Is the learning record store (LRS) in your LMS or LXP providing the data and information you need to understand all the learning that’s happening across your organization? Or, are you limited to the data within that particular system? Remember, without a comprehensive view, it’s hard to know what’s really working and where your learners need support. In this blog series, we’ll explain what you need to know about the differences between internal and external LRSs.
Before we get started, let’s explain what we mean by “internal” and “external” LRSs. Plenty of learning tools now incorporate an internal LRS of some type as part of the tool’s functionality and features. These LRSs can be a place where xAPI statements generated by the platform live and even act as the platform’s core data store. Or, the LRS can just be a place where xAPI-enabled content stored in the platform can send data.
These internal LRSs often have restrictions and limits around accepting data from external learning record providers. Some internal LRSs might even restrict important information—such as the verbs and activity types used in the statements being sent to them from the tool itself.1
An external LRS, on the other hand, isn’t provided as part of another product. It’s something that an organization purchases separately for various reasons, which we will get into in this article. Generally speaking, the three main things you need to consider when comparing internal and external LRSs are:
- The value each type of LRS offers
- Data processing and extraction methods
- How an LRS fits into the larger learning ecosystem
We’ll cover each of these areas in more detail in future blog posts. But for now, here’s a preview of what’s to come.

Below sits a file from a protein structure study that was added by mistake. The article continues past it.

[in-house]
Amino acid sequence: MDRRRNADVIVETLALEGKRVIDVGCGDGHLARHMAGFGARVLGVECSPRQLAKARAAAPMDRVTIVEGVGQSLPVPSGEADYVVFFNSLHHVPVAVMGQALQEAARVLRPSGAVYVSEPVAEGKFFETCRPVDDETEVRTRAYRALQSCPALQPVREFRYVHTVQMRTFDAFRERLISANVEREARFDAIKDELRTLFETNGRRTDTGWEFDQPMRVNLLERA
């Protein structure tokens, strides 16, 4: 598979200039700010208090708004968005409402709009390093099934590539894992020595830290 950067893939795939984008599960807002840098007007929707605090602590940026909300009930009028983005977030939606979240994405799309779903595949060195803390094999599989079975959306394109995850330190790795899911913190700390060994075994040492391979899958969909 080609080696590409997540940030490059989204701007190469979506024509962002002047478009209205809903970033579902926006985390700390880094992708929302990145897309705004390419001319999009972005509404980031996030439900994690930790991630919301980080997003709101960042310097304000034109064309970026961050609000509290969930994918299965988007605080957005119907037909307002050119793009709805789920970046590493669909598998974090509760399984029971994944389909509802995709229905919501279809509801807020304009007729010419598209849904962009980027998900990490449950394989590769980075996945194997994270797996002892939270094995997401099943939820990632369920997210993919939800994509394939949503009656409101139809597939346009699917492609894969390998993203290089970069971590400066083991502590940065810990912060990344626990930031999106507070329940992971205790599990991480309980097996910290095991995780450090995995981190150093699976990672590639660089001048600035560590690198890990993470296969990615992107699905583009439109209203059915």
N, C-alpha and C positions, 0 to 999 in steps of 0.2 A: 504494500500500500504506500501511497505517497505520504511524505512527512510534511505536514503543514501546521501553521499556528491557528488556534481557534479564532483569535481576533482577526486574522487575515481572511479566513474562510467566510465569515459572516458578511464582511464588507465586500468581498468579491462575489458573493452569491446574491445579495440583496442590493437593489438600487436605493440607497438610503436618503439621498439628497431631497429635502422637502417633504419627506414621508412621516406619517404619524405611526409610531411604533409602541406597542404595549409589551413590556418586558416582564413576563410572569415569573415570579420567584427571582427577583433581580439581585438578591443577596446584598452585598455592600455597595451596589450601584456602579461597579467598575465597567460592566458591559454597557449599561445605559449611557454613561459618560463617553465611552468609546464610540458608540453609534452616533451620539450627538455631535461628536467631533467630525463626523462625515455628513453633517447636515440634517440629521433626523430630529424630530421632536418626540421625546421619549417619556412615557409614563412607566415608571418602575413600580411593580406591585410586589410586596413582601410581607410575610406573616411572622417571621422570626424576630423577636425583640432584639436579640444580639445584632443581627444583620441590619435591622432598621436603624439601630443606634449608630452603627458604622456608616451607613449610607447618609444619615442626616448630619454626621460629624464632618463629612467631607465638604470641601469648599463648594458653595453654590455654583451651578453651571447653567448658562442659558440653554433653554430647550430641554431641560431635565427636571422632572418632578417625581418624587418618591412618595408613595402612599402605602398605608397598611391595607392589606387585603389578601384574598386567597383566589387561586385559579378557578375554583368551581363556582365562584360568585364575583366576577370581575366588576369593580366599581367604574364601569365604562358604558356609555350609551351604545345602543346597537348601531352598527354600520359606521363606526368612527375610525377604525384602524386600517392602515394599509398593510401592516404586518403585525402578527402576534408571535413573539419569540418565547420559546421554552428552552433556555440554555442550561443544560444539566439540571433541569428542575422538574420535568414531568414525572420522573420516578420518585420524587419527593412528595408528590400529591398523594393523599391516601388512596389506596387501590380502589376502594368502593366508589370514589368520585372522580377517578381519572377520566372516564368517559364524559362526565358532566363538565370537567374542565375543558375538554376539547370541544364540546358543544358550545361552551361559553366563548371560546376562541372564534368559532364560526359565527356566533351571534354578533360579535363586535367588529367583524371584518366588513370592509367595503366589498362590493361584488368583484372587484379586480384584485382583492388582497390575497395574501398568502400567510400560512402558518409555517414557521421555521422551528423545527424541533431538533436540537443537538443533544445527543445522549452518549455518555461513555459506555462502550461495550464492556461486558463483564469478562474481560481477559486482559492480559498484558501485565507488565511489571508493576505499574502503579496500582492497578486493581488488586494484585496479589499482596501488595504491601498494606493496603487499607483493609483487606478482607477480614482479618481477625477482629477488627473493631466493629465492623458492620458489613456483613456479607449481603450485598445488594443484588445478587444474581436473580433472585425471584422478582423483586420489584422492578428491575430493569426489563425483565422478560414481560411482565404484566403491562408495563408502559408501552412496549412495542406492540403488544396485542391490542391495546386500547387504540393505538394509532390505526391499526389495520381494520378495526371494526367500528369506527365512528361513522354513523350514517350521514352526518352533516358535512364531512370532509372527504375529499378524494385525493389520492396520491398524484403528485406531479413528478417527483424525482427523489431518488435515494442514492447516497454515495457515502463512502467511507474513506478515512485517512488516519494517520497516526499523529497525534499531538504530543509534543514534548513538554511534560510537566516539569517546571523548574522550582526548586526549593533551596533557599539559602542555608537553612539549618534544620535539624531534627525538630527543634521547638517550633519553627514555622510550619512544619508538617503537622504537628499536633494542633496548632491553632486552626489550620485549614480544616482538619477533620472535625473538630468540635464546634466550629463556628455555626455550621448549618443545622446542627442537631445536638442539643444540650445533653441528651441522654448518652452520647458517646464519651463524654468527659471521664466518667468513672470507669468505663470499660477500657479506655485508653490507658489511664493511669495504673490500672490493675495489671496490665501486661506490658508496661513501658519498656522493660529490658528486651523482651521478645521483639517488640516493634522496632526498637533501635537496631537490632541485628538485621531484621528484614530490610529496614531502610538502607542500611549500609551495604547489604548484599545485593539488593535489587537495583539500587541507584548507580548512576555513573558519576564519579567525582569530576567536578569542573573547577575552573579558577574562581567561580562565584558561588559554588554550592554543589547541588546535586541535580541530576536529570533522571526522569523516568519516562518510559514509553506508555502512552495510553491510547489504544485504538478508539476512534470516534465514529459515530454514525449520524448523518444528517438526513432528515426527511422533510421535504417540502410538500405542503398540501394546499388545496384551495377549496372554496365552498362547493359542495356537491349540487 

How do internal and external LRSs collect and process learning data differently?
While internal LRSs offer some insight into the learning that’s happening in your organization, that insight is limited to the learning inside your LMS or LXP.
Not all internal LRSs are fully conformant with the xAPI 1.0.3 specification. As a result, you may only be able to utilize a small portion of the xAPI specification. And when an internal LRS isn’t fully compliant, an LMS or LXP will reject statements if they don’t match the documentation.
And although some platforms have internal LRSs, they don’t all generate and send xAPI data from platform events, content views, SCORM completions, etc., to the internal LRS. They may only track statements from other xAPI learning record providers that are being launched from the product (as long as they meet their own requirements).
Even the platforms with true LRSs—that generate great xAPI data from non-xAPI content and the platforms' interactions—can present challenges. That means they don’t generally allow you to send outside xAPI statements into the internal LRS, so you can only report on the data contained in that platform.
And last, the reports available inside all of these platforms are pre-canned. While some vendors and providers can add new reports, actually getting the work done can be difficult.
Why should you consider the potential role an LRS can play in the future ecosystem?
While each situation is unique, one of the main considerations is data access. For instance you need to be able to provide access to performance-level data if you want to perform comparative analytics—which allows you to not only delve into what content was consumed and by whom, but also how that content has impacted those learners and also look at content utilization across multiple learning systems.
Up Next: Which offers more value—an internal or external learning record store?
Our next blog post will dive into an LRS’s value dependent and independent from a learning platform. Specifically, we’ll explain how you tell if a platform is fully xAPI conformant and how this might affect statement structure and the detail of your learning analytics.1 Part 3 of the xAPI specification is quite clear about what an LRS must do to be an LRS. A platform that places limits on what kind of statements can be stored it could potentially not pass the LRS conformance test suite and be considered a conformant LRS—so it could be argued a platform that does this is not a true LRS. However, an LRS that does not allow you to send statements to it from external activity providers/learning record providers could still pass the conformance test.
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